Thursday, October 29, 2015 06:23PM / FBNQuest Research
Event: Total Nigeria (Total) reports Q3 2015 results
Implications: Downward revisions to consensus estimates likely
Positives: Gross margin expansion of 157bp y/y to 13%; finance charges declined 37% y/y to N532m.
Negatives: Sales declined 18% y/y; PBT and PAT both down 58% y/y and 94% y/y respectively
Today, Total reported Q3 2015 results which showed declines across all key P&L line items. While sales were down 18% y/y to N47.3bn, PBT and PAT both fell by 58% y/y and 94% y/y respectively. The decline in Q3 marks the fourth consecutive quarter that Total’s topline has contracted on a y/y basis.
In Q2, relatively lower petroleum product importation led to scarcity of products during that quarter. Although this scarcity has largely eased off, we believe that difficulties in evacuating products from Nigeria’s main port in Apapa, Lagos State, has hampered sales as well as product distribution.
The double-digit decline in sales more than offset any benefits coming from a 157bp y/y expansion in gross margin and a 37% y/y reduction in finance charges. These led to a 58% y/y fall in PBT. Operating expenses were up by around 5% y/y.
Sequentially, we observe a similar q/q trend as sales declined by 9% q/q while both PBT and PAT fell 89% q/q and 91% q/q respectively. Unlike Q2, there were no substantial subsidy reimbursements.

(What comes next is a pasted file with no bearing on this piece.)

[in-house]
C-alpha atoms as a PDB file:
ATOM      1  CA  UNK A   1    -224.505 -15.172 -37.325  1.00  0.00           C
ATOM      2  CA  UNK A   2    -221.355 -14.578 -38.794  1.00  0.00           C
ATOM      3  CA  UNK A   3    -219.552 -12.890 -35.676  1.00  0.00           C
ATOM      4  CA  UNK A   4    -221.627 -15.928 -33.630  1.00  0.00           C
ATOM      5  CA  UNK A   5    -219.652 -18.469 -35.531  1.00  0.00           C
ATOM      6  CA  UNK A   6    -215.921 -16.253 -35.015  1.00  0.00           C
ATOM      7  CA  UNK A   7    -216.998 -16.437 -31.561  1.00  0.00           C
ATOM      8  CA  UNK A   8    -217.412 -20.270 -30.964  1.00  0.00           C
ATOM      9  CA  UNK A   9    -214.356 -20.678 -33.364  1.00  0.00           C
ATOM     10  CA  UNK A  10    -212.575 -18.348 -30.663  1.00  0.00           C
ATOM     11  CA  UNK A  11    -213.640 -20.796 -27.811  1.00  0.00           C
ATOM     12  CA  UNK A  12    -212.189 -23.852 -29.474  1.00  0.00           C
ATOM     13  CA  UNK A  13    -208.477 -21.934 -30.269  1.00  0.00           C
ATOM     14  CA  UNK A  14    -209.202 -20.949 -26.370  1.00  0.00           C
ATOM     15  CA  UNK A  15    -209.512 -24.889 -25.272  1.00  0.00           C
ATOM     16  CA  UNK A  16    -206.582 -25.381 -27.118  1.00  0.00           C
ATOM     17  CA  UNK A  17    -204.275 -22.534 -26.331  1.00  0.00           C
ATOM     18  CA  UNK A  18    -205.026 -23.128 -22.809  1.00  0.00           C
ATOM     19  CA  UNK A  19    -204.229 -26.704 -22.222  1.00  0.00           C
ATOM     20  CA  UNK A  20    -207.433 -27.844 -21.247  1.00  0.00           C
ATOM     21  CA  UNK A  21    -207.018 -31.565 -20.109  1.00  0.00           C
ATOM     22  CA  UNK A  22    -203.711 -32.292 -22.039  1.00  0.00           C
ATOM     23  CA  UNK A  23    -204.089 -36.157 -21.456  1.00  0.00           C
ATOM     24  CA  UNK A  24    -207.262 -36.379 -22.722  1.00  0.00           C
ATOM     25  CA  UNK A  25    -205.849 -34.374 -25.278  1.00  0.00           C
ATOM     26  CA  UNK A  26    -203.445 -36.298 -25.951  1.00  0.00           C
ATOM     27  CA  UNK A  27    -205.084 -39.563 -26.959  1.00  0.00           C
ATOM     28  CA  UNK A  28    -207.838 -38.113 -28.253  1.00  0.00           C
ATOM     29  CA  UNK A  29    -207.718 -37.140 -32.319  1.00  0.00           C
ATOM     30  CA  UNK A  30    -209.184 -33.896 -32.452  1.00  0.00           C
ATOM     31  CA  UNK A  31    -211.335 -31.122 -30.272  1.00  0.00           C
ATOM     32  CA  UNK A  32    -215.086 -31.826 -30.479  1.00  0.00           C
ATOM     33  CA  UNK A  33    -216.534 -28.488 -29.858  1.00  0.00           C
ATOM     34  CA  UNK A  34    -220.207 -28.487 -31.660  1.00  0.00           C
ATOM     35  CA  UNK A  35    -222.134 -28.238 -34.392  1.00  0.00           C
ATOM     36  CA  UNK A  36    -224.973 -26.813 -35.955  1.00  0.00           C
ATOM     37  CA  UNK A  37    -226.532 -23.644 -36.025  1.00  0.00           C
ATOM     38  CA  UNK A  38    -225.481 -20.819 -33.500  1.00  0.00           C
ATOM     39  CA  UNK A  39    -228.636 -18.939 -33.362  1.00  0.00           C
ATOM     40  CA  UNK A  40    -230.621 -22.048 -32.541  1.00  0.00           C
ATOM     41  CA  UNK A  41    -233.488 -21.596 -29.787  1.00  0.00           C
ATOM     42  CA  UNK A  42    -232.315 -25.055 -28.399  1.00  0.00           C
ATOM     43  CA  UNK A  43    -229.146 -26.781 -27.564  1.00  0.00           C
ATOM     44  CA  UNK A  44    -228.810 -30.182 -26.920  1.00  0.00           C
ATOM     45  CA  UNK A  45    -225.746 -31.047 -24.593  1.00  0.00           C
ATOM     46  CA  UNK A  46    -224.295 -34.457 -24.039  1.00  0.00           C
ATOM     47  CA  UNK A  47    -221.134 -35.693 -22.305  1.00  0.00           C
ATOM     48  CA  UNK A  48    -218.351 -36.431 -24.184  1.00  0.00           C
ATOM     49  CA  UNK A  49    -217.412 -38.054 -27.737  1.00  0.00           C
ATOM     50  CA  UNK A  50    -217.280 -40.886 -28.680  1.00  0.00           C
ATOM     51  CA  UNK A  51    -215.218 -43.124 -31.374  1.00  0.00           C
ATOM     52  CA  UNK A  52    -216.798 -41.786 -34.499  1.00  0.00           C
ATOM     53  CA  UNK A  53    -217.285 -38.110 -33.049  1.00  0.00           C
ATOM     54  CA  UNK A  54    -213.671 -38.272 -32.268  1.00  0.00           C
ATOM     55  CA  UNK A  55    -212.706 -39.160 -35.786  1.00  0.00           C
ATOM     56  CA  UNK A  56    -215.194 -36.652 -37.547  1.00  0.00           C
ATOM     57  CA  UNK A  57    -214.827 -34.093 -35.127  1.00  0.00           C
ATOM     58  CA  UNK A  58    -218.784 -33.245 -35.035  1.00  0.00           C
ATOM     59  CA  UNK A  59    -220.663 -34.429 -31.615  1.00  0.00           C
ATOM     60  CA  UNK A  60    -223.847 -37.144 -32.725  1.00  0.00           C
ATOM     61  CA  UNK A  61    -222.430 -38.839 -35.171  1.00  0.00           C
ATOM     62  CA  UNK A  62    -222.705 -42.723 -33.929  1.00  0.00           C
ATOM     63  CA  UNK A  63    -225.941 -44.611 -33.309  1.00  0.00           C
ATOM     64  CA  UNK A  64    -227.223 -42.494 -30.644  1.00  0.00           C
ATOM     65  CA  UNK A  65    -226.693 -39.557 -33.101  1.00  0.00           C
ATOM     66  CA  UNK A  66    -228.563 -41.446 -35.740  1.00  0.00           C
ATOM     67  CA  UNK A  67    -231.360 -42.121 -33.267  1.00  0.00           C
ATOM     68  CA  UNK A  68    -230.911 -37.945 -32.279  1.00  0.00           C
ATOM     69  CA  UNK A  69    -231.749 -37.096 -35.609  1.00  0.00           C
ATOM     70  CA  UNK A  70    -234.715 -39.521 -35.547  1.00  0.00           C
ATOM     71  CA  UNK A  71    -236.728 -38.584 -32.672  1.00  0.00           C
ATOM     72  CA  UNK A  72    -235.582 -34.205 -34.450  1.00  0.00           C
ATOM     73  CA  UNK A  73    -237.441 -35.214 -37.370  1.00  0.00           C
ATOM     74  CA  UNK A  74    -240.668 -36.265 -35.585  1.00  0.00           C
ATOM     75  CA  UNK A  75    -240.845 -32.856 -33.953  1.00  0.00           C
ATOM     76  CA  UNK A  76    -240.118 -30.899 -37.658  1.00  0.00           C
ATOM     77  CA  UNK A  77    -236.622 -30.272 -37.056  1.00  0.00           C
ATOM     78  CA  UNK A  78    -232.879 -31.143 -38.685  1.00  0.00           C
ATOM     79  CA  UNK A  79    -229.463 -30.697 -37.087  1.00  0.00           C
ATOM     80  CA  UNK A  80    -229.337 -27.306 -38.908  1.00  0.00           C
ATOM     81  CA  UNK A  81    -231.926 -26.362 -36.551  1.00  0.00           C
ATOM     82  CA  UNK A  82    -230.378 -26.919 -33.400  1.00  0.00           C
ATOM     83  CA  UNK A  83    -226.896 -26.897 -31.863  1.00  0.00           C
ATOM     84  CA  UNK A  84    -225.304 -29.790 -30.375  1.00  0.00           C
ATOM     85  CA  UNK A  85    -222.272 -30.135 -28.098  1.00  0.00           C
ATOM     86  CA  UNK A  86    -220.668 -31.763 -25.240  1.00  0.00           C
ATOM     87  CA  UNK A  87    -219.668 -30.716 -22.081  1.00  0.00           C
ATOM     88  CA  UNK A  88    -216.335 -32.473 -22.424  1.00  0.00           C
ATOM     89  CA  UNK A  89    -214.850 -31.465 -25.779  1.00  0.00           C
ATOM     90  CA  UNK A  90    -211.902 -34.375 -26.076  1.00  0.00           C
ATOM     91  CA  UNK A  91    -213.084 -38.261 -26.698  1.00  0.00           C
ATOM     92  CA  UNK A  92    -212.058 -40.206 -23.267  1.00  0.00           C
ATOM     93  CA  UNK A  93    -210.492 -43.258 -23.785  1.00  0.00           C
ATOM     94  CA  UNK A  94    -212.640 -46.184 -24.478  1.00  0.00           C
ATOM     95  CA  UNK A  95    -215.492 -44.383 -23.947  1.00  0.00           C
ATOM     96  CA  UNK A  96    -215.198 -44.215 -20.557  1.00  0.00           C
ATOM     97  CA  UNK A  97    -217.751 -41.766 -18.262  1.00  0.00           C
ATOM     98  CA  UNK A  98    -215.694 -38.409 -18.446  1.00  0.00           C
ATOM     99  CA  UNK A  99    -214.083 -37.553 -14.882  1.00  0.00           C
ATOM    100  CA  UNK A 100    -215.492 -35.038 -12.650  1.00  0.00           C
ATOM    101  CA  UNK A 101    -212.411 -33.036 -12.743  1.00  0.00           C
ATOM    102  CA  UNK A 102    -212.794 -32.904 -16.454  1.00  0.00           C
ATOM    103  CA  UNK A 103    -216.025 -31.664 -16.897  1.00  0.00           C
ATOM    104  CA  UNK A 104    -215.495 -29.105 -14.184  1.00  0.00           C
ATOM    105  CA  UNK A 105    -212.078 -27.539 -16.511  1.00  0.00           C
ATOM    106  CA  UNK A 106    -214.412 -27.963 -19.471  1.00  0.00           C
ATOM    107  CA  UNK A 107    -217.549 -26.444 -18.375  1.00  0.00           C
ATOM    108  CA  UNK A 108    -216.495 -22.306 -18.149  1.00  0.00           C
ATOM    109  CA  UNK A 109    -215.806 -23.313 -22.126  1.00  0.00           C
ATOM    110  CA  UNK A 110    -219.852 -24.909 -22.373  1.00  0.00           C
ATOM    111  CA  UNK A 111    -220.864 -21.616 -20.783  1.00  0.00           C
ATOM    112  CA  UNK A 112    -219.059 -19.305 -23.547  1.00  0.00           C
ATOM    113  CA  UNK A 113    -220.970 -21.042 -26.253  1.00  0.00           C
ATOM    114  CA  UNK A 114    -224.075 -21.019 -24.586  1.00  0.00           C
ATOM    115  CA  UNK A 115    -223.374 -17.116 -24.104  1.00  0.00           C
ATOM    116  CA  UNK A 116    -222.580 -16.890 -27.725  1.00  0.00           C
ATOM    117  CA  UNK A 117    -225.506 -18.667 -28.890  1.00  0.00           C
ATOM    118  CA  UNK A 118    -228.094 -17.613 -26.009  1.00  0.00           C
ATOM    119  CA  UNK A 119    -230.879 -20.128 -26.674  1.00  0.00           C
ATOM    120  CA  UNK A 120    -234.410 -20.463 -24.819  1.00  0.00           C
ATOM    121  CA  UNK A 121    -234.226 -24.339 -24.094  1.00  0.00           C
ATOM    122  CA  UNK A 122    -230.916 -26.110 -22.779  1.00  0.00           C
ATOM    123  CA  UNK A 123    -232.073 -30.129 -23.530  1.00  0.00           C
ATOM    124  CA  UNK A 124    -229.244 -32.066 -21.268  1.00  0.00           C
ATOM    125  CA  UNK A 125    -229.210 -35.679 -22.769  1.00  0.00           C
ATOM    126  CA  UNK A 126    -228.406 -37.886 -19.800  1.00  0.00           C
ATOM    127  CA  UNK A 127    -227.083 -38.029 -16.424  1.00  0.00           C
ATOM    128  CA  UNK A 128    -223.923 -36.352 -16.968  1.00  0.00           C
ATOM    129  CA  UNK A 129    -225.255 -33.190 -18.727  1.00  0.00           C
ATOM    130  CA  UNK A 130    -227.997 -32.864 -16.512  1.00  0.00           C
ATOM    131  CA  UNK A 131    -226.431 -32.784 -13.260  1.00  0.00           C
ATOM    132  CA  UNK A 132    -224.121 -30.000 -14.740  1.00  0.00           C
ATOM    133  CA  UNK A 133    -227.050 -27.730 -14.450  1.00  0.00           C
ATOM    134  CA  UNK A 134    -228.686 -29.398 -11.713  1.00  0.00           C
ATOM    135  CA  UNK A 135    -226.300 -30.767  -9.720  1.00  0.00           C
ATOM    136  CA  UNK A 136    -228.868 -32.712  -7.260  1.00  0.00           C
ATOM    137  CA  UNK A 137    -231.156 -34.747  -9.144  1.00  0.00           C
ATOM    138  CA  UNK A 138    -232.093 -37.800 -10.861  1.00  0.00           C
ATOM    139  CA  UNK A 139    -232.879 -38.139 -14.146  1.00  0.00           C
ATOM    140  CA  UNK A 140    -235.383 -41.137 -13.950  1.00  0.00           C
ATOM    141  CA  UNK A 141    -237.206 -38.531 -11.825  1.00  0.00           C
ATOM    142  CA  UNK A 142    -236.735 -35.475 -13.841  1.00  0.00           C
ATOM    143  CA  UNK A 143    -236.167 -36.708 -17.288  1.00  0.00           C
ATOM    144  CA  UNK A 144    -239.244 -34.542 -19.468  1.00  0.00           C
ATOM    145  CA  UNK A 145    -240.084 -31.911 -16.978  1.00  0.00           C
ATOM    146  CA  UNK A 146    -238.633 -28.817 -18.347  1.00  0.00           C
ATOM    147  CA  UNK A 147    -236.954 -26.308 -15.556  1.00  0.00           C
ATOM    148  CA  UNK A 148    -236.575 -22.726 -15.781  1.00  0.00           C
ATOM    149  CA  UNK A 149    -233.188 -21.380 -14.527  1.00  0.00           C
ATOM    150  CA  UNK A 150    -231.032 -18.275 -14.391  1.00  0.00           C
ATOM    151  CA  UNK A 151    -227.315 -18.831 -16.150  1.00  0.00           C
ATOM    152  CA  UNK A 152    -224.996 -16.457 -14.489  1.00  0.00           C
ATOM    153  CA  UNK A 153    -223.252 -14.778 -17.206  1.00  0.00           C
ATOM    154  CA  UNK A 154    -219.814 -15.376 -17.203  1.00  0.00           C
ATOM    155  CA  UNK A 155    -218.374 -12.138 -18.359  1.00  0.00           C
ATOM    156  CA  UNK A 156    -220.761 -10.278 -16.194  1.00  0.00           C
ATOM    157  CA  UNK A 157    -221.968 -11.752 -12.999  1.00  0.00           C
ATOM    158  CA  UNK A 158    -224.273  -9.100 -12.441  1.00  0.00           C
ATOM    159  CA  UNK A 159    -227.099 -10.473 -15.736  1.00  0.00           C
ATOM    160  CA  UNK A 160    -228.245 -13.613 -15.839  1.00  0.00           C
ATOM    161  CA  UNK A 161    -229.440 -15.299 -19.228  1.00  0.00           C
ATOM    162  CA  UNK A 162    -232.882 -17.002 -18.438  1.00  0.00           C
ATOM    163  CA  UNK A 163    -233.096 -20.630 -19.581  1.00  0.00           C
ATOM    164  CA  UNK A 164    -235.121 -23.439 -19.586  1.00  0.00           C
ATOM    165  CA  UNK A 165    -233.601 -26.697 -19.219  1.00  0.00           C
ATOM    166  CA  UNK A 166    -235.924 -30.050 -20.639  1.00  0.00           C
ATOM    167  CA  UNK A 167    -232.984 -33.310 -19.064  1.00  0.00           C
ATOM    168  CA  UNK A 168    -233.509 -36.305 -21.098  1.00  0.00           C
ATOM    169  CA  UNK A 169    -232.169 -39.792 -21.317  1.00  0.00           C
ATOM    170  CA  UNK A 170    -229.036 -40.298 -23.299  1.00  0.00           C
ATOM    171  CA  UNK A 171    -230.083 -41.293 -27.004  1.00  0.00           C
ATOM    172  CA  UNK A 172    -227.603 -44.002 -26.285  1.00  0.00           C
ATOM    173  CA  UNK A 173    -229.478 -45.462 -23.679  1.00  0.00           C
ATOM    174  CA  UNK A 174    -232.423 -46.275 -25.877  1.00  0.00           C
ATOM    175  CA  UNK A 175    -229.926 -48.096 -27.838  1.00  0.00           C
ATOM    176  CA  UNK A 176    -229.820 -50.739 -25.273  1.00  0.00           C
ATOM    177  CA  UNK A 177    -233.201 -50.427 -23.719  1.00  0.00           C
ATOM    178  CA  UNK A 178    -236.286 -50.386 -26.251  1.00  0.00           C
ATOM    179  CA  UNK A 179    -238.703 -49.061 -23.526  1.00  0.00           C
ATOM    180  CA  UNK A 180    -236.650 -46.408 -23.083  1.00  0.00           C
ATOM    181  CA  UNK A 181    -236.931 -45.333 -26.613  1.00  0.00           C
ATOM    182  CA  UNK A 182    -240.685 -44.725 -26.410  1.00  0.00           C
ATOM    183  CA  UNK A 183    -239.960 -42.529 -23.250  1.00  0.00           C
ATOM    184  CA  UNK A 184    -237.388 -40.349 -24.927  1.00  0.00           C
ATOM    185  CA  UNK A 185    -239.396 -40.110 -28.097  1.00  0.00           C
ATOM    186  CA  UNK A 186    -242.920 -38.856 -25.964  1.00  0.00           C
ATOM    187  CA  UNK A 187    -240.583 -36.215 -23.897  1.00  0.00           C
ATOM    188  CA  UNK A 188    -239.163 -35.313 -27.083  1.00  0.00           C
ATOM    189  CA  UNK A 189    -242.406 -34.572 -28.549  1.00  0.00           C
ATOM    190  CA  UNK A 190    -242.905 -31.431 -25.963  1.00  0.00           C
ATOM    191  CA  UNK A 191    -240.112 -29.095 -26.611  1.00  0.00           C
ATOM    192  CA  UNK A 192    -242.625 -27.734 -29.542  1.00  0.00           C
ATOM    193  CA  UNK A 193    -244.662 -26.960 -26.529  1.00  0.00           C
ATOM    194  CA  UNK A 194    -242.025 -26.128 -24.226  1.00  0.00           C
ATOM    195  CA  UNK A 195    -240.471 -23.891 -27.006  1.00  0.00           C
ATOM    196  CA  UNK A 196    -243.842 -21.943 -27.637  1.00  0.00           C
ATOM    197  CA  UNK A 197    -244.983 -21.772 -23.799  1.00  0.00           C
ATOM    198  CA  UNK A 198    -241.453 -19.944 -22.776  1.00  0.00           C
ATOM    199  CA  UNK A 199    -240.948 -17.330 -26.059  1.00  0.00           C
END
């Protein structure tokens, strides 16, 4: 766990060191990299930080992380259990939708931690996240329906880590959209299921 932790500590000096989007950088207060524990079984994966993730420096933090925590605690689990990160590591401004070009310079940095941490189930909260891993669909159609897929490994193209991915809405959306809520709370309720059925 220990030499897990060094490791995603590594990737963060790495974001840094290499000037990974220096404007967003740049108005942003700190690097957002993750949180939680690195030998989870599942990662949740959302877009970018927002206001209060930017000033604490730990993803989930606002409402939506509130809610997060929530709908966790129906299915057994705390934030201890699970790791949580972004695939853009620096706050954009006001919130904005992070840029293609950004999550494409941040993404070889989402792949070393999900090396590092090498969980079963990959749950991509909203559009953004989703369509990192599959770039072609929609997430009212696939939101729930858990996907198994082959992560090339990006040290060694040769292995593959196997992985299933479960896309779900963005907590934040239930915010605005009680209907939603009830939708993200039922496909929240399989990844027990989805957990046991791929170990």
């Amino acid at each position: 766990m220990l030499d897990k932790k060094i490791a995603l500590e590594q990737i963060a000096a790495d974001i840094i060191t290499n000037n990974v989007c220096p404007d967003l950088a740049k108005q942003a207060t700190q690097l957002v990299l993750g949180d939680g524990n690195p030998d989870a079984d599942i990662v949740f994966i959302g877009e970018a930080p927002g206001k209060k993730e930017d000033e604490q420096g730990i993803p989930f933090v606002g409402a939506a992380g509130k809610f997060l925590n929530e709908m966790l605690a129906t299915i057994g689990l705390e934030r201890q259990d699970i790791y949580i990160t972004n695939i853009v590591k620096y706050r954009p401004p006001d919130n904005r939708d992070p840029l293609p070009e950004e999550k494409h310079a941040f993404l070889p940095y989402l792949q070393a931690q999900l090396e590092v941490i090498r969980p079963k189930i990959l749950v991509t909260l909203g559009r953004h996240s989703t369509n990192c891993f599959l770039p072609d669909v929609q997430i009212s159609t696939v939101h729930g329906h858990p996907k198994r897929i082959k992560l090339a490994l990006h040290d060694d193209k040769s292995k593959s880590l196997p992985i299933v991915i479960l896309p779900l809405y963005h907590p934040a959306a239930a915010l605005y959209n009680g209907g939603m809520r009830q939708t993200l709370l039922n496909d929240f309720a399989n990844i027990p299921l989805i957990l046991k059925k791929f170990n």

Compared with our estimates, while sales missed our N60.0bn forecast by 21%, PBT came in well behind our estimates. The negative surprise on the topline was the primary driver for the variance.
Consensus sales and PBT forecasts for 2015 are N226.9bn and N6.7bn respectively. As such, we expect downward adjustments to anaylsts’ estimates on the back of these numbers.
Going forward into Q4, we do not expect a significant change to the topline trend which the firm has delivered so far this year. The federal government’s position on petroleum product subsidies remain sacrosanct.
We expect a final policy decision to be taken by mid-2016 given the extensive work being undertaken on local refineries. As such, most downstream operators are likely to continue to remain cautious under this scenario.
This effectively suggests that the Nigerian National Petroleum Corporation (NNPC), which accounts for around 40% of the total gasoline market in Nigeria, is likely to remain the primary importer through H2 2015. We continue to monitor Total’s budding non-core businesses.
At current levels, on our published estimates, Total shares are trading on a 2015E P/E multiple of 11.1x for flattish EPS growth in 2016E. Year to date, Total shares have gained 5%, outperforming both the oil & gas index and NSE ASI by 15% and 20% respectively.
Total Nigeria Q3 2015 results: actual vs. FBN Capital Research estimates (N millions)